9. The Safety Data Sheet (SDS) and application information must also be on display within 24 hours of a pesticide application and remain posted for 30 days after the expiration of the REI. WPS requires the SDS to be kept on file for two years after the application. It must be provided upon request by a worker, handler or designated representative or medical worker within 15 days.
  10. Personal protection steps must be followed at all times when handling or near pesticides.

Personal Protection includes:

  1. Know what Safety Data Sheet (SDS – formerly referred to as MSDS) labeling means: if a chemical contains any health hazards, is flammable or explosive and so on. Take the proper safety precautions necessary based on what you’re handling.
  2. Protect yourself: Be sure to wear proper clothing to cover all exposed skin, eyes and hands according to the label and SDS.
  3. Clean up correctly: Wash up prior to eating or drinking or otherwise touching your exposed skin; this includes washing your face and hands thoroughly. Use plenty of water and soap to rinse the chemicals from your skin. Wash your clothing separately from items that haven’t had chemical exposure. Clean your protective gear regularly and change your mask filters when recommended by the manufacturer.
  4. Be vigilant and take action: If you are exposed to chemicals, take the proper actions. Rinse exposed eyes for 15 minutes and get immediate medical attention after that. Wash skin thoroughly and remove contaminated clothing. Have a decontamination kit and first aid supplies on hand. Know your route to the emergency room or urgent care and who to notify if an exposure occurs at your workplace.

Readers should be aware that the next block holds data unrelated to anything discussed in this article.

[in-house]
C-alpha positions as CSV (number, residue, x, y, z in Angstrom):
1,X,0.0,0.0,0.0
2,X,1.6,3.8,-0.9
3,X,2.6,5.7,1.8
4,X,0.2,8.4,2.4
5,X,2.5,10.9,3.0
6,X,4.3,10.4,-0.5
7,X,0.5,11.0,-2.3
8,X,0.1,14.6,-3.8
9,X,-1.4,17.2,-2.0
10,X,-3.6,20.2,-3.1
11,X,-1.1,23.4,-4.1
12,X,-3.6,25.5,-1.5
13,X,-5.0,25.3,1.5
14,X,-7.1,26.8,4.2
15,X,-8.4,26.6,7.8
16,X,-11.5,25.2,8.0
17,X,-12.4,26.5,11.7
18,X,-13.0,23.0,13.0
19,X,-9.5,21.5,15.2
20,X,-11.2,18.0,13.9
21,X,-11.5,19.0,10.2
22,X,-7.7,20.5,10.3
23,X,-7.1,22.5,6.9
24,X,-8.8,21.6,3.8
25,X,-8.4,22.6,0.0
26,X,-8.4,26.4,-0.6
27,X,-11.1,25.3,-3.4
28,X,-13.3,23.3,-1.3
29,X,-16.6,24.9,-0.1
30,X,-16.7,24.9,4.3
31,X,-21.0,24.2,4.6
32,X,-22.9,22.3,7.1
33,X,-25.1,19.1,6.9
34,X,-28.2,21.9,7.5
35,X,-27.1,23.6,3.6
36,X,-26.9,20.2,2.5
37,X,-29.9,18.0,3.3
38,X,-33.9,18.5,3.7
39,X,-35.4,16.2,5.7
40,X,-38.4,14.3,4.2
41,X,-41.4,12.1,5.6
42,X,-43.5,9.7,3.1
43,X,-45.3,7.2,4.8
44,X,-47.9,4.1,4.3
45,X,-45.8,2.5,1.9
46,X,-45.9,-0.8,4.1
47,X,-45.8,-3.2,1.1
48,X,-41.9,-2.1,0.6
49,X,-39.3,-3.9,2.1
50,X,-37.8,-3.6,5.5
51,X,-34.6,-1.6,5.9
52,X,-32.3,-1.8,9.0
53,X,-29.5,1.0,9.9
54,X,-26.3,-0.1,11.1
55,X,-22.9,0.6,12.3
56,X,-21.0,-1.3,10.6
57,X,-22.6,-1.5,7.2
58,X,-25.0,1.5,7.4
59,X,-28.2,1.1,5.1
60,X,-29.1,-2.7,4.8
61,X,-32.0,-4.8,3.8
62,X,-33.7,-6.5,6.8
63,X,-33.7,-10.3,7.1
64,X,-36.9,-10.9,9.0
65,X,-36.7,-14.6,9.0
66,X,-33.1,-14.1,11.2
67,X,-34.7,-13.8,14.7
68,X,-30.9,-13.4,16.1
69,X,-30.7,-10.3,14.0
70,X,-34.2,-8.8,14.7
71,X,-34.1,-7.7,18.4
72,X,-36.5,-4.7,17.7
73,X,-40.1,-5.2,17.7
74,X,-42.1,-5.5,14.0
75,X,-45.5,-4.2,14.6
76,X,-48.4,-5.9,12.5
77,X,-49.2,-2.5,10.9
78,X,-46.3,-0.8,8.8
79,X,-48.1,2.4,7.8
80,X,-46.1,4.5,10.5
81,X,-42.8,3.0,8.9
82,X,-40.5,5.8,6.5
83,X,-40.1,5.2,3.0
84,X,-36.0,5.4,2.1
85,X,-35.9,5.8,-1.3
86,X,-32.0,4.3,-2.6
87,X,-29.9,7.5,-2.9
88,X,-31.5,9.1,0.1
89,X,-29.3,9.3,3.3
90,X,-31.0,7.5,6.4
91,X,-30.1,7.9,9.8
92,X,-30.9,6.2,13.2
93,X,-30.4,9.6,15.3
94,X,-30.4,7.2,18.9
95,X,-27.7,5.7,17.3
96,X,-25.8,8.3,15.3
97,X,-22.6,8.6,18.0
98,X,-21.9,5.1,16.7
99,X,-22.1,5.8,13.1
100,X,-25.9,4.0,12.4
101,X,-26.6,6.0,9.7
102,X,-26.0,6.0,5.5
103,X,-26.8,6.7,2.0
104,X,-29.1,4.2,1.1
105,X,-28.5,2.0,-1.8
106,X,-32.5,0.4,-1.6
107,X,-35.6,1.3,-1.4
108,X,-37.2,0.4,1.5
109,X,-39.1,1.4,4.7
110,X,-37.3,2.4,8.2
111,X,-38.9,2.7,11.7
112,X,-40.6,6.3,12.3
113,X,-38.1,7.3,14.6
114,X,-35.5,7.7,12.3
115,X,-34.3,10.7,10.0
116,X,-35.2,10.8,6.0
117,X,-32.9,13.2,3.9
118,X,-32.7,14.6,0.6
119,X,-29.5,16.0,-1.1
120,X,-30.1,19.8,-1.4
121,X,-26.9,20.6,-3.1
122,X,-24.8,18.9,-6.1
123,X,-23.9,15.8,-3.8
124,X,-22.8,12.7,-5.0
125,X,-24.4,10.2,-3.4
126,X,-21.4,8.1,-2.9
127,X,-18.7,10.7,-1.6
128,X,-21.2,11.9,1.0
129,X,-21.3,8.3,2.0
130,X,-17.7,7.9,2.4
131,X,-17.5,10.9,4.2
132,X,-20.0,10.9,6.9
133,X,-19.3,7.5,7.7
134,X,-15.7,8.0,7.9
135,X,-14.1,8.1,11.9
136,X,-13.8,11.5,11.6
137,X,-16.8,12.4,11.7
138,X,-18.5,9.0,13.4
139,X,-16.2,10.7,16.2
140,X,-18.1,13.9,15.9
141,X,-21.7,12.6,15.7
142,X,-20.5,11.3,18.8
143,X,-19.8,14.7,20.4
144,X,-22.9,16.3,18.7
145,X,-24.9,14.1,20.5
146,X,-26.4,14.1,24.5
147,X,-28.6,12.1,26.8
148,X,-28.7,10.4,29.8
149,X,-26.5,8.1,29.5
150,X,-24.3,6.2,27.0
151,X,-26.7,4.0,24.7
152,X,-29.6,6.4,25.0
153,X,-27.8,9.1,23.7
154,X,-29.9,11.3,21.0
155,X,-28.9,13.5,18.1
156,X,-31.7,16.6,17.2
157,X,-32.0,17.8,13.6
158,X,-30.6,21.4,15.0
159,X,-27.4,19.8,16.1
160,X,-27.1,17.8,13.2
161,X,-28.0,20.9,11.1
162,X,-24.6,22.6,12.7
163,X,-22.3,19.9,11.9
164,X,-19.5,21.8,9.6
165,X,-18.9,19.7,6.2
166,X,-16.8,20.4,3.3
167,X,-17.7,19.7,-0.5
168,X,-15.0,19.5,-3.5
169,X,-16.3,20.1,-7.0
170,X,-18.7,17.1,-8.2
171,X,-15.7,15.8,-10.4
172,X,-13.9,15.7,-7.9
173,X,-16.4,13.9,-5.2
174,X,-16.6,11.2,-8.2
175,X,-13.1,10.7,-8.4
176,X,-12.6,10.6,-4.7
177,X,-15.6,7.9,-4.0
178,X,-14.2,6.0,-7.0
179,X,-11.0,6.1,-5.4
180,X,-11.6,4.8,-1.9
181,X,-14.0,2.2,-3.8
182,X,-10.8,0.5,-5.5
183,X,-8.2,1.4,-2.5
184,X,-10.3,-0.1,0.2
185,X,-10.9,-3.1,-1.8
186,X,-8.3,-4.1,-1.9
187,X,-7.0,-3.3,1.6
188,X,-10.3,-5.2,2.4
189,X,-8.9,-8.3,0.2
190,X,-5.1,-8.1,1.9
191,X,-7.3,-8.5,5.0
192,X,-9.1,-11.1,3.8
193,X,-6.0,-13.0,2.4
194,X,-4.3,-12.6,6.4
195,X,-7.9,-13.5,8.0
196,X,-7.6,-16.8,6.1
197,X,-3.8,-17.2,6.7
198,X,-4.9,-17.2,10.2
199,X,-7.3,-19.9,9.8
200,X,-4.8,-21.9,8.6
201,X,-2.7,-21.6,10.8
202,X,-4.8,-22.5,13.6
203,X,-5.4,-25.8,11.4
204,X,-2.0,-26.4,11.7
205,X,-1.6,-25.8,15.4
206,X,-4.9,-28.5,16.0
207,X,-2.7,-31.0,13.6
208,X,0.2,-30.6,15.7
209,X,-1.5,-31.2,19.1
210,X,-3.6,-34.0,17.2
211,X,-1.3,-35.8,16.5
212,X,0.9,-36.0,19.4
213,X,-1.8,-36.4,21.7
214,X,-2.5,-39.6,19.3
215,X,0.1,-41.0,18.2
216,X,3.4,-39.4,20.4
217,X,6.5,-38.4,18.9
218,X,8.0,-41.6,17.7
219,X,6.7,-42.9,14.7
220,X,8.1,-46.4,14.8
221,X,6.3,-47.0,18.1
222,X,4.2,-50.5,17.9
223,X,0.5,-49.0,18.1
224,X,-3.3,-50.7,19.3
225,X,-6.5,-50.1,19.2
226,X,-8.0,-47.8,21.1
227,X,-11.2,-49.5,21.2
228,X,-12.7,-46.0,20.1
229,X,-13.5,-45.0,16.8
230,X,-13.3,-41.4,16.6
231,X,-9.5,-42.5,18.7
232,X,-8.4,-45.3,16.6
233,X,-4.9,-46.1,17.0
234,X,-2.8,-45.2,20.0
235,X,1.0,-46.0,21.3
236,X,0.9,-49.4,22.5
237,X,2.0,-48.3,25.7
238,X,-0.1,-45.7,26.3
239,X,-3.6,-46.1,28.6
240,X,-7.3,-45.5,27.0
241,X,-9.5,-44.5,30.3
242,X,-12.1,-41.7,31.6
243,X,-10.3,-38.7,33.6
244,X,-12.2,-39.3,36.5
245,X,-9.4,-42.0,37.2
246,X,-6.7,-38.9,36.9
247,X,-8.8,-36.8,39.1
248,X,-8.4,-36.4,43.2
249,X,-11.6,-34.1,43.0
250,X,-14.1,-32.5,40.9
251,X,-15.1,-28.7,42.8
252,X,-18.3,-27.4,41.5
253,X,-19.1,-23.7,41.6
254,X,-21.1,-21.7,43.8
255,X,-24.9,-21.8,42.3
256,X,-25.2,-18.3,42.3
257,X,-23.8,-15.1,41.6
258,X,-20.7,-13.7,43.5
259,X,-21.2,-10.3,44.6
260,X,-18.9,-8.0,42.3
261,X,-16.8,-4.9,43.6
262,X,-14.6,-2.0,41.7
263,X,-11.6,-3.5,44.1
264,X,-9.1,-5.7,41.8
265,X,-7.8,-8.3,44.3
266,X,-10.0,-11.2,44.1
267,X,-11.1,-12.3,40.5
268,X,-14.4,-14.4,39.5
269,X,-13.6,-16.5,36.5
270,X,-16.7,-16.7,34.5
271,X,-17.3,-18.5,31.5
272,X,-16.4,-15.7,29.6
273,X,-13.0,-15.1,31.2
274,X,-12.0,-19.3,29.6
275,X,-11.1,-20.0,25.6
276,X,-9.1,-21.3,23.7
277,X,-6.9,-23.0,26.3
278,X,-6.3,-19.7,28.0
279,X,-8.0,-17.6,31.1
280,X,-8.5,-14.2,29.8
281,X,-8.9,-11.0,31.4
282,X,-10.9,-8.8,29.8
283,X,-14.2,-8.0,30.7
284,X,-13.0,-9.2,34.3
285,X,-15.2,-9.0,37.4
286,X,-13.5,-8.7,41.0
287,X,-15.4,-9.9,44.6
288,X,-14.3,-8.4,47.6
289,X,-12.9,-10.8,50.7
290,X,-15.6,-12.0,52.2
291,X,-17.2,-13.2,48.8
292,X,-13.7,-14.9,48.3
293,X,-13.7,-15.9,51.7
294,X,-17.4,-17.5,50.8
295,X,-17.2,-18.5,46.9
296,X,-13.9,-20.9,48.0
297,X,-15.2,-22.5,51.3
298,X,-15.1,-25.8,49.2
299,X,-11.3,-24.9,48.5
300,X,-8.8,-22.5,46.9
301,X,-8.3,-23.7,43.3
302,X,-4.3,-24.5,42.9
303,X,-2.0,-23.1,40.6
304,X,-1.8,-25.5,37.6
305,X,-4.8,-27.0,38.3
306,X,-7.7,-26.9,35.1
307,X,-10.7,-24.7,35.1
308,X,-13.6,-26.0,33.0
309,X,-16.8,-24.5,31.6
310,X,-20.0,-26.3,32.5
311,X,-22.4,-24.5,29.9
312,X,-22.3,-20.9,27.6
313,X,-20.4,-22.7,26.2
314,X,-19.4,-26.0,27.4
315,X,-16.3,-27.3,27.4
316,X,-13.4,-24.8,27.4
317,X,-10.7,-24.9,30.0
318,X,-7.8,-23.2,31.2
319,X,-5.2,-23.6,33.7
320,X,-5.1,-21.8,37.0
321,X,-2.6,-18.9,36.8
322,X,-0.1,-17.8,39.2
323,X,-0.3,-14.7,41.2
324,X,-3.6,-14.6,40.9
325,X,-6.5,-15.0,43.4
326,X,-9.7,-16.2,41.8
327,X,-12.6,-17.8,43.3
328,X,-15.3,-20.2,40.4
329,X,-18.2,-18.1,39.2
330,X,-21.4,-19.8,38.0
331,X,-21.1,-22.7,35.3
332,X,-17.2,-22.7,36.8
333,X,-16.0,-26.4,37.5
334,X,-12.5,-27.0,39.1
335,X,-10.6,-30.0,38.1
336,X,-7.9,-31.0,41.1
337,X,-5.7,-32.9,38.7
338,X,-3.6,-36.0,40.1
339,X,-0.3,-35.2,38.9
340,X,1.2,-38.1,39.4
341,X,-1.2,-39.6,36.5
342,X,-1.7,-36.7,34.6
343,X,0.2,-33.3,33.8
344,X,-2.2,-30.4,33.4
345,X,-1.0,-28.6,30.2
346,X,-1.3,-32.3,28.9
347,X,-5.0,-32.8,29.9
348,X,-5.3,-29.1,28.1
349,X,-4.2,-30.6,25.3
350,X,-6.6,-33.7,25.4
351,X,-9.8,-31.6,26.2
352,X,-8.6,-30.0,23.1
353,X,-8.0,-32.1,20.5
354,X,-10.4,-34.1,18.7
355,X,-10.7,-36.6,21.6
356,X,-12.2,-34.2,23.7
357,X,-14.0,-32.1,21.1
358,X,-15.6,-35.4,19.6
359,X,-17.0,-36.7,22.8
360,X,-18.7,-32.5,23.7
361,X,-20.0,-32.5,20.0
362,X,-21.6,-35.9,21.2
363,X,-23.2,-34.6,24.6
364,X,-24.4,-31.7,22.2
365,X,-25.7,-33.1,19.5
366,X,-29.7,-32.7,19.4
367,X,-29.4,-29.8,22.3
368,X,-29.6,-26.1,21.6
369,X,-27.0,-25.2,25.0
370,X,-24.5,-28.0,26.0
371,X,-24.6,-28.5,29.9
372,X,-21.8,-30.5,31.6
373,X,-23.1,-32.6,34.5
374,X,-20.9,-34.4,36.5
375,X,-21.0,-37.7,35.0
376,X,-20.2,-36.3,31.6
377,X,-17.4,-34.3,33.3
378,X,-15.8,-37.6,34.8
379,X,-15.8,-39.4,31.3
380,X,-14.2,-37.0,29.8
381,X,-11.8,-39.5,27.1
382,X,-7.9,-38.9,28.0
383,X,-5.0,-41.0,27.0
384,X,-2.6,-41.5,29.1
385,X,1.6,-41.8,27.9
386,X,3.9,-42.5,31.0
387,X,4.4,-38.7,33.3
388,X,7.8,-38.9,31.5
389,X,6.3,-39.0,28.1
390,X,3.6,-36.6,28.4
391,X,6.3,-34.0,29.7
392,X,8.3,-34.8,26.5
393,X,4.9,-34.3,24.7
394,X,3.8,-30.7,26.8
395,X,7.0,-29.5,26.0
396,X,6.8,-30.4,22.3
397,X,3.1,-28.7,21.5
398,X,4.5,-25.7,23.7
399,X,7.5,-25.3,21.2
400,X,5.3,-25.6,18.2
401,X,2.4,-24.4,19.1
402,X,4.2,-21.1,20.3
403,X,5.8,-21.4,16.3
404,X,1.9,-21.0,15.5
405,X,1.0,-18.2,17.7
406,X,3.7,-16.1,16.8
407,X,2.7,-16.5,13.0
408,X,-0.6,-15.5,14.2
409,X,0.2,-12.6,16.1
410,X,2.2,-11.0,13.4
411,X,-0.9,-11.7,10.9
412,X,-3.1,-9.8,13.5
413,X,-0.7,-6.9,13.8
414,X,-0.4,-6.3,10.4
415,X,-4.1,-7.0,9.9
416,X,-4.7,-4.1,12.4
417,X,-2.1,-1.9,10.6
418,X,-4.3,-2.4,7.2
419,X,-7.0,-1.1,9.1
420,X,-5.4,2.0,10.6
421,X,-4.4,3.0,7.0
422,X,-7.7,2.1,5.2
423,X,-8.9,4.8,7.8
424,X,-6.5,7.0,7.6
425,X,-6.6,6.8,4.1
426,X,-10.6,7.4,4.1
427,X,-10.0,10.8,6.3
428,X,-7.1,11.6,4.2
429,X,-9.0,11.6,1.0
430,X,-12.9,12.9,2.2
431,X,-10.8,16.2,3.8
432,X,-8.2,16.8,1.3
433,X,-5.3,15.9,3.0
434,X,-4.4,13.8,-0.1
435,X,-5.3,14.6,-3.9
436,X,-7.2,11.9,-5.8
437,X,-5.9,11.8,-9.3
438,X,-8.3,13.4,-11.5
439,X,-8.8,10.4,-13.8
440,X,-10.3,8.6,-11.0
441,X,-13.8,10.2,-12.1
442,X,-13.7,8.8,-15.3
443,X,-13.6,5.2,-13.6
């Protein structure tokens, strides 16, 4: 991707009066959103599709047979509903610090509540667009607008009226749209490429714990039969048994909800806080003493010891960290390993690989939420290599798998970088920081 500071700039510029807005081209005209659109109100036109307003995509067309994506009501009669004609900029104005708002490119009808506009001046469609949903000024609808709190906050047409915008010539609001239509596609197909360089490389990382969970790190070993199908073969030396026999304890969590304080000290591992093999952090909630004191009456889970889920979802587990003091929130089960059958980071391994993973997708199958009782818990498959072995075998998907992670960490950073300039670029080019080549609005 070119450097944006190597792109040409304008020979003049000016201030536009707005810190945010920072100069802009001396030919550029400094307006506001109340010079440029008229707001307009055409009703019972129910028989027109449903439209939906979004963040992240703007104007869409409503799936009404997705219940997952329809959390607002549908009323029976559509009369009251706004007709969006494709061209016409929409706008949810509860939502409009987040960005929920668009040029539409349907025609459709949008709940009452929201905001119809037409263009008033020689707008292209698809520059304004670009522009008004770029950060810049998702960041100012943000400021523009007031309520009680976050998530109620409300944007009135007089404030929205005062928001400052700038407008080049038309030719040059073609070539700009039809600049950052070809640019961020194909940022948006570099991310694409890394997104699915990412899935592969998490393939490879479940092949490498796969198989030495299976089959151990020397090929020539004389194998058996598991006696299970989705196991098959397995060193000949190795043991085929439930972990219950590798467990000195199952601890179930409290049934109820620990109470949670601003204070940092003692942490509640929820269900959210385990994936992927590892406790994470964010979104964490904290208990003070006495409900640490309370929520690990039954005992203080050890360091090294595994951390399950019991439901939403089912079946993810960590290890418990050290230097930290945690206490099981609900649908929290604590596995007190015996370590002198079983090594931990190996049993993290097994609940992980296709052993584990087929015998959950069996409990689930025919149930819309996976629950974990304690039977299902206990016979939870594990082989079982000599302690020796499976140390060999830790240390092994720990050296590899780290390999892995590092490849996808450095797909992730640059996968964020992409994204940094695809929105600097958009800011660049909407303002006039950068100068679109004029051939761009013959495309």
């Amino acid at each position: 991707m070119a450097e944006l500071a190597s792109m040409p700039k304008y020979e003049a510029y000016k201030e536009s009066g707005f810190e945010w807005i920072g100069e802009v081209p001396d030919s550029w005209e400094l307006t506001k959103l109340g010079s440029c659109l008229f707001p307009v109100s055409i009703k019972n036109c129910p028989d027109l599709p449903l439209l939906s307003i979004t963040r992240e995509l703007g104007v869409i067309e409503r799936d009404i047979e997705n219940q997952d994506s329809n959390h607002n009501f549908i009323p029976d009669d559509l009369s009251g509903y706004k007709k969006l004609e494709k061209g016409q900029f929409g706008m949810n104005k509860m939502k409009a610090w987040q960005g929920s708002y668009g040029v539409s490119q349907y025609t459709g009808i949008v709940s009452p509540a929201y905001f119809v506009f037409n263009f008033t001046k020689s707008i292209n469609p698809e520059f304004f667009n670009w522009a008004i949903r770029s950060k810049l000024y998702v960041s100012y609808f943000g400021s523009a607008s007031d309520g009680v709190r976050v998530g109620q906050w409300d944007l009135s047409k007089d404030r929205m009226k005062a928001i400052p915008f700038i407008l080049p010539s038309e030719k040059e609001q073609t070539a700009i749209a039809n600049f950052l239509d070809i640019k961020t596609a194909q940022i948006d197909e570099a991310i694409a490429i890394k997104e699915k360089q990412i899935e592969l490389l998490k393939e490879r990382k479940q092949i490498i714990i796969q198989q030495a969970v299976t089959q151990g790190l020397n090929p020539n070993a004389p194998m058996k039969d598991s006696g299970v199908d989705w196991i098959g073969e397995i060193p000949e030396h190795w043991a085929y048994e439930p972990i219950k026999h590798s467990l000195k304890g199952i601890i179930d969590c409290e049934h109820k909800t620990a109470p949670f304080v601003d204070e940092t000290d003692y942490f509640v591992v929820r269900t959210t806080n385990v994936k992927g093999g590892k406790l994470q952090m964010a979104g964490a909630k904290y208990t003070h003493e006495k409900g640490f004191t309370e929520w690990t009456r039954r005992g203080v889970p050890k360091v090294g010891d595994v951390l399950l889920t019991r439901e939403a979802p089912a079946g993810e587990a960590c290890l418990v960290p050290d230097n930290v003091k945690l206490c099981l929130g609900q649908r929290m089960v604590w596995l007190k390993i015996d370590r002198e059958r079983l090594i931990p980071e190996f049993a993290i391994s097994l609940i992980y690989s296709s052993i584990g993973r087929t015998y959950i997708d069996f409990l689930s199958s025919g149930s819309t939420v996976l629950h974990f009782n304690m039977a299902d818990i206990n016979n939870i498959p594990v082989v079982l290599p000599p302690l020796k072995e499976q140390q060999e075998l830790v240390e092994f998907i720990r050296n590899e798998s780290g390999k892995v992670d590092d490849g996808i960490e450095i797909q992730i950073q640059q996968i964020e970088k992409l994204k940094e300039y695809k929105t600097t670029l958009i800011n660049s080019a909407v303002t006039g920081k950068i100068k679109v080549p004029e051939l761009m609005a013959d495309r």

Major changes to the Agricultural Worker Protection Standard went into effect Jan. 2, 2017, requiring pesticide safety training prior to working in an area that was treated with pesticides if the REI was in effect in the previous 30 days and that handlers are trained prior to performing any pesticide application or handling. There is no longer a 5 day grace period on training new workers. Also, the number of required training items doubled. An increase in no-entry signage may now apply. Additional regulatory training pertaining to respirator use is now required. Water for washing and emergency eye flushing are specifically addressed within the regulations.

Knowing proper pesticide safety regulations and implementation of required training and procedures are your best opportunity for keeping your employees safe.

 

Hortica® property and casualty coverages are underwritten, and loss control services are provided, by Florists’ Mutual Insurance Company, Florists’ Insurance Company, and Florists’ Insurance Service, Inc., Edwardsville, IL, members of the Sentry Insurance Group. For more information, visit hortica.com. Policies, coverages, benefits and discounts are not available in all states. See policy for complete coverage details.

This document is of a general nature and is not intended to address the circumstances of any particular individual or entity. No one should act on the information contained in this document without advice from a local professional with relevant expertise.

© 2018 Hortica